In my last post, I declared that I was going to stop pontificating about marketing and, instead, share what I’m actually doing in marketing. Specifically, handling the marketing of a local cycling event which raises funds for charitable programs for the YMCA of Central Virginia. It’s an event that is near and dear to my heart.
As a first step, the event organizer and I met to discuss goals and to define the personas or types or riders we hope to engage. At first, she was skeptical of my approach. Her assumption was that we’d use the meeting to determine the how and where we’d advertise the event. Her reaction wasn’t unlike that of most business leaders who assemble their marketing hands to launch a new product. I explained that without goals or quantifiable objectives, we’d have no focus much less a way to track whether the campaign was successful.
Next, we brainstormed on the personas. We’re both cycling fanatics who log nearly 10,000 miles each year. So we’ve got good insight into hardcore cyclists – one of our target groups. We also know and ride with enthusiast cyclists who enjoy the occasional event and Saturday group ride but have family and work commitments that limit their riding time. The third group we identified include recreational cyclists who typically don’t ride on the roads but relish the challenge of riding in a local event with their friends.
We then conducted interviews with each persona to determine concerns, interests and communication requirements.
- Register 300 riders
- Of the 300, 100 rider to do the short route (35 miles); balance between the English (100) & Metric (65) Century routes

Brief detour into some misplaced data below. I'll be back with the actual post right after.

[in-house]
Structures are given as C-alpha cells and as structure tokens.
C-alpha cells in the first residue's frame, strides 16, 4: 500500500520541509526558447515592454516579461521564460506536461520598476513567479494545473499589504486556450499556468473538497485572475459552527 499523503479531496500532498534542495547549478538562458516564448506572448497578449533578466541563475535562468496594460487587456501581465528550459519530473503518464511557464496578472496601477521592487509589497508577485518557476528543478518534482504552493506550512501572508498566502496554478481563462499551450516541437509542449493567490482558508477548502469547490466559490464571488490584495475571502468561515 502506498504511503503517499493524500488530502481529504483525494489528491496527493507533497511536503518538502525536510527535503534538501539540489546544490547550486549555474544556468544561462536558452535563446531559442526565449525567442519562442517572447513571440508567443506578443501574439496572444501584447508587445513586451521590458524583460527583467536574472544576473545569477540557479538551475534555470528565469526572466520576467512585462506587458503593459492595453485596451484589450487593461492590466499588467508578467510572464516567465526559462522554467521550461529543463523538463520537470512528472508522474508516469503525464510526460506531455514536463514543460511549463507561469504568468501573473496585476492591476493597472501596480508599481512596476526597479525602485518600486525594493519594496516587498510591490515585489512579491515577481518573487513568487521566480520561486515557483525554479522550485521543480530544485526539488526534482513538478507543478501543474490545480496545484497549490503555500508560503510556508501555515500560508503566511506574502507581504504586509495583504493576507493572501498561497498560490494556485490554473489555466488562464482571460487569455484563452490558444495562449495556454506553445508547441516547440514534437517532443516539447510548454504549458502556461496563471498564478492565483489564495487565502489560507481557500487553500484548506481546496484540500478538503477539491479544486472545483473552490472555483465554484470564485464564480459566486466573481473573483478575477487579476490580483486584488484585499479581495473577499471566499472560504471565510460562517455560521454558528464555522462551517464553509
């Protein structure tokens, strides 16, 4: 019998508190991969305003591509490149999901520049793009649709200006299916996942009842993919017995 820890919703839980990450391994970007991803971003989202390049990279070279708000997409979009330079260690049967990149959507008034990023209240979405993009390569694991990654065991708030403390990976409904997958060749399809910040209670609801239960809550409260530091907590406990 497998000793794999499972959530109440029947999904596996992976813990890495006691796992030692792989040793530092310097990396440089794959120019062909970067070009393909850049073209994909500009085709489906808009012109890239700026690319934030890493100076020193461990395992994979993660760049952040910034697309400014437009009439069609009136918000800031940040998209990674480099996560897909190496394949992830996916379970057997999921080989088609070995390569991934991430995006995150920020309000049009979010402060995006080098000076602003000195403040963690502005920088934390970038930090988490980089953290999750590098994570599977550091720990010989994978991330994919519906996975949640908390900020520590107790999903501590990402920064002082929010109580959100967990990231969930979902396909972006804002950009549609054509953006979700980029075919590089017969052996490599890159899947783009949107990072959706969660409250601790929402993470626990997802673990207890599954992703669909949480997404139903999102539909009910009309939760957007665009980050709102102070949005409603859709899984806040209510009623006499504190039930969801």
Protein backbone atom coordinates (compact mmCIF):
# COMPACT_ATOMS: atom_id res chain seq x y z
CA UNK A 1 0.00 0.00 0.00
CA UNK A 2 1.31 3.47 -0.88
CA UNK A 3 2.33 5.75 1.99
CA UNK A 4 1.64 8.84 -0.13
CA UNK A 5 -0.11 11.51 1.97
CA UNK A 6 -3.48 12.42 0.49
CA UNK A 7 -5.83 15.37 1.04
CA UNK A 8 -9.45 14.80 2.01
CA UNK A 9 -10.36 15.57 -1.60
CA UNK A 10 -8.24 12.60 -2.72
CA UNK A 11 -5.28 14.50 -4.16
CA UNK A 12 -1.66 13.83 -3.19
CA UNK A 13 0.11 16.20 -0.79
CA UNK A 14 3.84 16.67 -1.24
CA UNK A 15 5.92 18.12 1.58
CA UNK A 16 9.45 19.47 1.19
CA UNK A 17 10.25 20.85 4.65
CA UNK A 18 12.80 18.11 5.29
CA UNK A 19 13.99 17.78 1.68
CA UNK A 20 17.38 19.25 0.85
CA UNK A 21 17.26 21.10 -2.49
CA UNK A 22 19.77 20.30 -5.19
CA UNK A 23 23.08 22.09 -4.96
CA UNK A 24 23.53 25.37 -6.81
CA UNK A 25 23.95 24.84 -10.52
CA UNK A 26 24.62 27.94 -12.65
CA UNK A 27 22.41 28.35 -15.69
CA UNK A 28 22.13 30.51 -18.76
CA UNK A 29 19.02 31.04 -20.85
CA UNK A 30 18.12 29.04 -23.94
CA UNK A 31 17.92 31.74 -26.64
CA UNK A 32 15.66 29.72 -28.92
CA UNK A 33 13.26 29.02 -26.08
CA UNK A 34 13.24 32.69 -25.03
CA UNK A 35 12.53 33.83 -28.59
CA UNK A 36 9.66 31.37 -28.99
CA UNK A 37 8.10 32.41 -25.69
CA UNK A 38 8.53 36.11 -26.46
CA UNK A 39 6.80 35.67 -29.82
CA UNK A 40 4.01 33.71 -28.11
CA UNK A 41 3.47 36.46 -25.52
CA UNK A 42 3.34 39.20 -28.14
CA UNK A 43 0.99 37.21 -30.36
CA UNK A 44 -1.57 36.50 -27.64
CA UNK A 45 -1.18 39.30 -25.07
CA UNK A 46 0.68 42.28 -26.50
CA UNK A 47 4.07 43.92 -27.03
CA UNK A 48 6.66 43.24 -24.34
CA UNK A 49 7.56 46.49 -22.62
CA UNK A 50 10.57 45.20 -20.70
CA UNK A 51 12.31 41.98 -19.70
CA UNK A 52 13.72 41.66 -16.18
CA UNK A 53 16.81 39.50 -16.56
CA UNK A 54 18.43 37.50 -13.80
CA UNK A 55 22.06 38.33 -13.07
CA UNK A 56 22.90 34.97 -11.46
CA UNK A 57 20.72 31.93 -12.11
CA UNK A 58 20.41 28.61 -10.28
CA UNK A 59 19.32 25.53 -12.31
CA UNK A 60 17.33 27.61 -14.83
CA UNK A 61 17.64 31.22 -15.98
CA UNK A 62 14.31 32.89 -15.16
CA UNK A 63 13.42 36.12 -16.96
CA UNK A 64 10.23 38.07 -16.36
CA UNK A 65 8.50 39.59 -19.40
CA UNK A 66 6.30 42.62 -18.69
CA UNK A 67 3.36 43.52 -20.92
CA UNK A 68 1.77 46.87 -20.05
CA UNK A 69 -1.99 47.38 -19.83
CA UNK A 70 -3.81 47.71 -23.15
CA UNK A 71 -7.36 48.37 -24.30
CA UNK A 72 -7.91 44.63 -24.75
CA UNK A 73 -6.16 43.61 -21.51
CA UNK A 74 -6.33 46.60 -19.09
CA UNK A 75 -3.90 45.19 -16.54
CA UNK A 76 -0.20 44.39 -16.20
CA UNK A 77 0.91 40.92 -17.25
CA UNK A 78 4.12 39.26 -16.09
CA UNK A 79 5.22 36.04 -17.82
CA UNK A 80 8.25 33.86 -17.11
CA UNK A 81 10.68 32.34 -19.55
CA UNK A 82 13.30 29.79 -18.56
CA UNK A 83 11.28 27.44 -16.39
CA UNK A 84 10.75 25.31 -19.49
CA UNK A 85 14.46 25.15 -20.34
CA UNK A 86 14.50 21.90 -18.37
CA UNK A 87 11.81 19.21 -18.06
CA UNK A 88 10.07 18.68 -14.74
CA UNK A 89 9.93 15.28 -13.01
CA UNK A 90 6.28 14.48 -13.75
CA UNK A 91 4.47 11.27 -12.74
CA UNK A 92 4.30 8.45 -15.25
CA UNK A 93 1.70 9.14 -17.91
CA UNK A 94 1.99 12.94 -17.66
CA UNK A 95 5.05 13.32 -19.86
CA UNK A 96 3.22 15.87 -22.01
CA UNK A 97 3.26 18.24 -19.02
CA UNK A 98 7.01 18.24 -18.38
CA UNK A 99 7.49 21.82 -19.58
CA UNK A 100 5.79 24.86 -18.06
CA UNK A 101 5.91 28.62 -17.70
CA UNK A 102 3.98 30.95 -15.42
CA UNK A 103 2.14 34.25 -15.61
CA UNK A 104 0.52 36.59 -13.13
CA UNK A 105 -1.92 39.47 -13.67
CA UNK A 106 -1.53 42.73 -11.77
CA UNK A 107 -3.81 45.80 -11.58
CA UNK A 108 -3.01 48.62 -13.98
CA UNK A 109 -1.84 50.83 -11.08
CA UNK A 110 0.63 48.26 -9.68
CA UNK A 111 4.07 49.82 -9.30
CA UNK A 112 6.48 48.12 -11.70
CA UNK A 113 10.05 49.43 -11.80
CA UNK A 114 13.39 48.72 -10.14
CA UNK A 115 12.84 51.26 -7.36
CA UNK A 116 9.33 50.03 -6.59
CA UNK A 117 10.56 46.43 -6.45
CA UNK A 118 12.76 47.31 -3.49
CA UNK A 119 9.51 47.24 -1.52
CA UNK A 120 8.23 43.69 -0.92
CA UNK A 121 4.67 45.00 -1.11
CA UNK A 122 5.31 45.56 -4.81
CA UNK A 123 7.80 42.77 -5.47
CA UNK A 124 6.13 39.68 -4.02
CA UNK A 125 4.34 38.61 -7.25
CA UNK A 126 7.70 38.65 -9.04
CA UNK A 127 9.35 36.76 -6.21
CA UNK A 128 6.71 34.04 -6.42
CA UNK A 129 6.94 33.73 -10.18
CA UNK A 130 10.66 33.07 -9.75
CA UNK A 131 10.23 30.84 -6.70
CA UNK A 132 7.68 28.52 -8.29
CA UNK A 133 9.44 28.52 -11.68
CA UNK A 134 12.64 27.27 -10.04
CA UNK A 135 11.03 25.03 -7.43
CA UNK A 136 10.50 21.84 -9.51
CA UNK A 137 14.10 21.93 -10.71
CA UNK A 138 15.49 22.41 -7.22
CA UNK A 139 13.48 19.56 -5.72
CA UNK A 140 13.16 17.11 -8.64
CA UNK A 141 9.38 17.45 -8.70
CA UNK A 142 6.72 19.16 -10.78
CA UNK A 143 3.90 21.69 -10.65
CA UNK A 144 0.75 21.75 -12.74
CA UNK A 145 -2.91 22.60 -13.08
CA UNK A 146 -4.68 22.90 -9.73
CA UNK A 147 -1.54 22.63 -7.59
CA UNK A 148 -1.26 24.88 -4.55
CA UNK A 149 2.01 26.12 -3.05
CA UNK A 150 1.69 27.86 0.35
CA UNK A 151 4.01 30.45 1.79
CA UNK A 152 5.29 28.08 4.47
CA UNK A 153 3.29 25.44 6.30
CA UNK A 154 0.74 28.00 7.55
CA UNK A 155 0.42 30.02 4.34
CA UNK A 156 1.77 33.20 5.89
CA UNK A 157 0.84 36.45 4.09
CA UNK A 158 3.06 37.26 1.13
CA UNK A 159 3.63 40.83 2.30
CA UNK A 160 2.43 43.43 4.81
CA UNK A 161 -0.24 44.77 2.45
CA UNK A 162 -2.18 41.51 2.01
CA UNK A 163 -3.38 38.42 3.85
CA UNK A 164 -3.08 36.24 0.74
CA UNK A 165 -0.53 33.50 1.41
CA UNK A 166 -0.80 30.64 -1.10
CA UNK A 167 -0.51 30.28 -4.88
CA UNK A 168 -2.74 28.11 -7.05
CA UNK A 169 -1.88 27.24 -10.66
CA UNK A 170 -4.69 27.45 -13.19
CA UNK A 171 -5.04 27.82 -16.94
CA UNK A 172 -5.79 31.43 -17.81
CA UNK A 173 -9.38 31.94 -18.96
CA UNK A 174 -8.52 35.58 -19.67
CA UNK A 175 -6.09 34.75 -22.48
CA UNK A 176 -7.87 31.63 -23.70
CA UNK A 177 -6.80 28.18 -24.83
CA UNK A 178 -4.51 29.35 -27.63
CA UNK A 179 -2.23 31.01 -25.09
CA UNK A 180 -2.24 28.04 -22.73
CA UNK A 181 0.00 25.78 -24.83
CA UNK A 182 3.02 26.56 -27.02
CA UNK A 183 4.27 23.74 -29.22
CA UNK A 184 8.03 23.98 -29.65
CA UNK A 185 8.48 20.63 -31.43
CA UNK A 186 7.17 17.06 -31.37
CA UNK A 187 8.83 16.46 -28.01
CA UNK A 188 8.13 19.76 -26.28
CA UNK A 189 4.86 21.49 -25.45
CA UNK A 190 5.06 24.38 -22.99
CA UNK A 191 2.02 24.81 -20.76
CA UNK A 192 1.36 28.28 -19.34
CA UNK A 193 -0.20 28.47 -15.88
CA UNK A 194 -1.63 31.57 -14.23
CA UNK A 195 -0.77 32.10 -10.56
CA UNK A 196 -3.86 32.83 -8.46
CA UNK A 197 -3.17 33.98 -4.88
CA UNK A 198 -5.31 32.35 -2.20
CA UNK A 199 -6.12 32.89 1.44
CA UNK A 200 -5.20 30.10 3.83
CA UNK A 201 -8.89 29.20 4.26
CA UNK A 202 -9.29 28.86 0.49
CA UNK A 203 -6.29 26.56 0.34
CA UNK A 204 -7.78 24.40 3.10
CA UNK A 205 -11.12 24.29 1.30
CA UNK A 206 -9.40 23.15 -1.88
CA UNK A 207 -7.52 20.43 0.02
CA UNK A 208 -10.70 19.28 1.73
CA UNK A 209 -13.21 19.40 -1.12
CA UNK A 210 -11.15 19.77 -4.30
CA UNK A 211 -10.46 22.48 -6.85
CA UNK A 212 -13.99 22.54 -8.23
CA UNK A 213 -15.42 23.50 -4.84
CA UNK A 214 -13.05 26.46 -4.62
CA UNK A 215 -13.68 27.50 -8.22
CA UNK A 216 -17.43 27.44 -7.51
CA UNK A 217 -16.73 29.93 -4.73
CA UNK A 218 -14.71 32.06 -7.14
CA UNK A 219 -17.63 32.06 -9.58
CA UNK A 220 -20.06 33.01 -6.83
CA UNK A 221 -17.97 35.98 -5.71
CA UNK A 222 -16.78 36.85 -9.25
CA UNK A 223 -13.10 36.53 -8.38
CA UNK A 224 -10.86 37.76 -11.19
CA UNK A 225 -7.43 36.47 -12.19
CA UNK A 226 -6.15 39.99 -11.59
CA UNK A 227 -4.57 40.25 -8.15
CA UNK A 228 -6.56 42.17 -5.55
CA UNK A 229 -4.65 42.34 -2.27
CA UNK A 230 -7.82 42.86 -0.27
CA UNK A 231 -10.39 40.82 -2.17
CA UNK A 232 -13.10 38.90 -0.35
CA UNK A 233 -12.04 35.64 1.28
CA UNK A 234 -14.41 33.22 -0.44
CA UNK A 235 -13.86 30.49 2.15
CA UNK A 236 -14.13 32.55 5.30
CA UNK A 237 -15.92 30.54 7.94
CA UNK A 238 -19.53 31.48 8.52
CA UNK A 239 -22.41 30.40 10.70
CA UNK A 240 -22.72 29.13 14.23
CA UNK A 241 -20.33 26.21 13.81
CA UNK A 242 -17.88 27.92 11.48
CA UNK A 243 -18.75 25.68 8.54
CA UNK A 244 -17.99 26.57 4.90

- Raise $4000 through sponsorships
A cycling enthusiast who logs thousands of miles each season. Possibly a current or former racer or triathlete. Enjoys fast pacelines (17+ average mph) and/or long distance, endurance riding. Has ridden in many touring or charitable rides over his/her riding career. Potentially will ride multiple events during a season. Rides a relatively recent carbon bike and freely spends money on clothing and accessories. Relishes the challenge of climbing and enjoys fast, technical descents. Is competitive and a confident rider.
Learns about events from his/her local cycling club, trusted bike shop or search for regional events. Subscribes to Bicycling Magazine, club email lists and Facebook local cycling group newsfeeds.
Self reliant and not too concerned about ride support. Likely to register for the English Century to scratch the endurance itch or Metric Century to chase a finish time goal.
Likely to respond well to words/phrases such as: challenging, epic, climbing, technical descents, Blue Ridge Parkway.
May respond to a list showing other like-minded riders who have signed up. Doesn’t require much route/training/mechanical counsel and updates for the event.